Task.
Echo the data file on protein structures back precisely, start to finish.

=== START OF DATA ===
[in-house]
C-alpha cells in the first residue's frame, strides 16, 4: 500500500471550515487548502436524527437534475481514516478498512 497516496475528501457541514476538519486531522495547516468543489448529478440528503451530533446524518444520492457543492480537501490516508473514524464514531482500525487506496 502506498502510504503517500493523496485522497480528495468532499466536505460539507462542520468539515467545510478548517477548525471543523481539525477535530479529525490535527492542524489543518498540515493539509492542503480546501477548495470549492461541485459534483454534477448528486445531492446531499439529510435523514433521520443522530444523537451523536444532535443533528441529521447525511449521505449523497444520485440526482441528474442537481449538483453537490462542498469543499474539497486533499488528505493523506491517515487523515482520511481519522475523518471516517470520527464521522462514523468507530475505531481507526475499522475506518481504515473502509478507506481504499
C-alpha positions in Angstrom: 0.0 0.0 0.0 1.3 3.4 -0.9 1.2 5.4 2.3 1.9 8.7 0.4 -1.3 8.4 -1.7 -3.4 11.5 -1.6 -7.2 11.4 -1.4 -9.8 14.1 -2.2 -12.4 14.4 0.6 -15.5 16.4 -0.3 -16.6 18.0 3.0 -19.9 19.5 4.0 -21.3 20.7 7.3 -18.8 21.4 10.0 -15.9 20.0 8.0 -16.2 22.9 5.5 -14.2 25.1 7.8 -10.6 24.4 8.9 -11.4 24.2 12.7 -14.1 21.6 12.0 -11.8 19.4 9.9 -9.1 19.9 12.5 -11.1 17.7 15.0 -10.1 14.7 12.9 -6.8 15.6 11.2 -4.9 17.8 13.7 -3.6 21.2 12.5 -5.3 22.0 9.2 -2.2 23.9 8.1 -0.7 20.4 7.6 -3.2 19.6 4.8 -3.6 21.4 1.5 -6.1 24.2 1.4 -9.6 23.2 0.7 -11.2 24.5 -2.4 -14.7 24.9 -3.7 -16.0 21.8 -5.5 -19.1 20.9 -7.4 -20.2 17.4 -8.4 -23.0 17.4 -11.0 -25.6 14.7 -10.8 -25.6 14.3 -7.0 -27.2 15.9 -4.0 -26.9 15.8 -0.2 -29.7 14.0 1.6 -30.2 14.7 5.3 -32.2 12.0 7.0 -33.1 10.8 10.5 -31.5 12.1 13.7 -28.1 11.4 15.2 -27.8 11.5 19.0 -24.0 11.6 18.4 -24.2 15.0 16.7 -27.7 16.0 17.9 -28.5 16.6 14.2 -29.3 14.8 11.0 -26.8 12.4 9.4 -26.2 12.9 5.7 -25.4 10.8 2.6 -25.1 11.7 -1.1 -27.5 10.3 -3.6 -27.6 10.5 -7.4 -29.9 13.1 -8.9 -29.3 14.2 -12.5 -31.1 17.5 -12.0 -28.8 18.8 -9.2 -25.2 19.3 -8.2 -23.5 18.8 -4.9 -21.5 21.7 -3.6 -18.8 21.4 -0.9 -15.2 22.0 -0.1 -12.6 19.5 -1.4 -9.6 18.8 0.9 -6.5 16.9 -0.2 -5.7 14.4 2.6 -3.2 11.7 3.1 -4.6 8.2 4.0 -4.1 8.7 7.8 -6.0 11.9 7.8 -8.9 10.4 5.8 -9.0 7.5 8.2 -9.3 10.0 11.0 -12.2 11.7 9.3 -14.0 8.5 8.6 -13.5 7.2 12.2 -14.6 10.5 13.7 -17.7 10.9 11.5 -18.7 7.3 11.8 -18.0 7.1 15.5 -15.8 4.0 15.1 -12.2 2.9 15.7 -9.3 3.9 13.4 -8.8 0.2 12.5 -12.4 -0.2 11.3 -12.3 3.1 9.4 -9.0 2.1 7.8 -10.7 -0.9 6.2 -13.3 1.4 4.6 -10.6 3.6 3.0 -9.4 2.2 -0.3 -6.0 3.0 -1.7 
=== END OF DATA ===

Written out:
[in-house]
C-alpha cells in the first residue's frame, strides 16, 4: 500500500471550515487548502436524527437534475481514516478498512 497516496475528501457541514476538519486531522495547516468543489448529478440528503451530533446524518444520492457543492480537501490516508473514524464514531482500525487506496 502506498502510504503517500493523496485522497480528495468532499466536505460539507462542520468539515467545510478548517477548525471543523481539525477535530479529525490535527492542524489543518498540515493539509492542503480546501477548495470549492461541485459534483454534477448528486445531492446531499439529510435523514433521520443522530444523537451523536444532535443533528441529521447525511449521505449523497444520485440526482441528474442537481449538483453537490462542498469543499474539497486533499488528505493523506491517515487523515482520511481519522475523518471516517470520527464521522462514523468507530475505531481507526475499522475506518481504515473502509478507506481504499
C-alpha positions in Angstrom: 0.0 0.0 0.0 1.3 3.4 -0.9 1.2 5.4 2.3 1.9 8.7 0.4 -1.3 8.4 -1.7 -3.4 11.5 -1.6 -7.2 11.4 -1.4 -9.8 14.1 -2.2 -12.4 14.4 0.6 -15.5 16.4 -0.3 -16.6 18.0 3.0 -19.9 19.5 4.0 -21.3 20.7 7.3 -18.8 21.4 10.0 -15.9 20.0 8.0 -16.2 22.9 5.5 -14.2 25.1 7.8 -10.6 24.4 8.9 -11.4 24.2 12.7 -14.1 21.6 12.0 -11.8 19.4 9.9 -9.1 19.9 12.5 -11.1 17.7 15.0 -10.1 14.7 12.9 -6.8 15.6 11.2 -4.9 17.8 13.7 -3.6 21.2 12.5 -5.3 22.0 9.2 -2.2 23.9 8.1 -0.7 20.4 7.6 -3.2 19.6 4.8 -3.6 21.4 1.5 -6.1 24.2 1.4 -9.6 23.2 0.7 -11.2 24.5 -2.4 -14.7 24.9 -3.7 -16.0 21.8 -5.5 -19.1 20.9 -7.4 -20.2 17.4 -8.4 -23.0 17.4 -11.0 -25.6 14.7 -10.8 -25.6 14.3 -7.0 -27.2 15.9 -4.0 -26.9 15.8 -0.2 -29.7 14.0 1.6 -30.2 14.7 5.3 -32.2 12.0 7.0 -33.1 10.8 10.5 -31.5 12.1 13.7 -28.1 11.4 15.2 -27.8 11.5 19.0 -24.0 11.6 18.4 -24.2 15.0 16.7 -27.7 16.0 17.9 -28.5 16.6 14.2 -29.3 14.8 11.0 -26.8 12.4 9.4 -26.2 12.9 5.7 -25.4 10.8 2.6 -25.1 11.7 -1.1 -27.5 10.3 -3.6 -27.6 10.5 -7.4 -29.9 13.1 -8.9 -29.3 14.2 -12.5 -31.1 17.5 -12.0 -28.8 18.8 -9.2 -25.2 19.3 -8.2 -23.5 18.8 -4.9 -21.5 21.7 -3.6 -18.8 21.4 -0.9 -15.2 22.0 -0.1 -12.6 19.5 -1.4 -9.6 18.8 0.9 -6.5 16.9 -0.2 -5.7 14.4 2.6 -3.2 11.7 3.1 -4.6 8.2 4.0 -4.1 8.7 7.8 -6.0 11.9 7.8 -8.9 10.4 5.8 -9.0 7.5 8.2 -9.3 10.0 11.0 -12.2 11.7 9.3 -14.0 8.5 8.6 -13.5 7.2 12.2 -14.6 10.5 13.7 -17.7 10.9 11.5 -18.7 7.3 11.8 -18.0 7.1 15.5 -15.8 4.0 15.1 -12.2 2.9 15.7 -9.3 3.9 13.4 -8.8 0.2 12.5 -12.4 -0.2 11.3 -12.3 3.1 9.4 -9.0 2.1 7.8 -10.7 -0.9 6.2 -13.3 1.4 4.6 -10.6 3.6 3.0 -9.4 2.2 -0.3 -6.0 3.0 -1.7 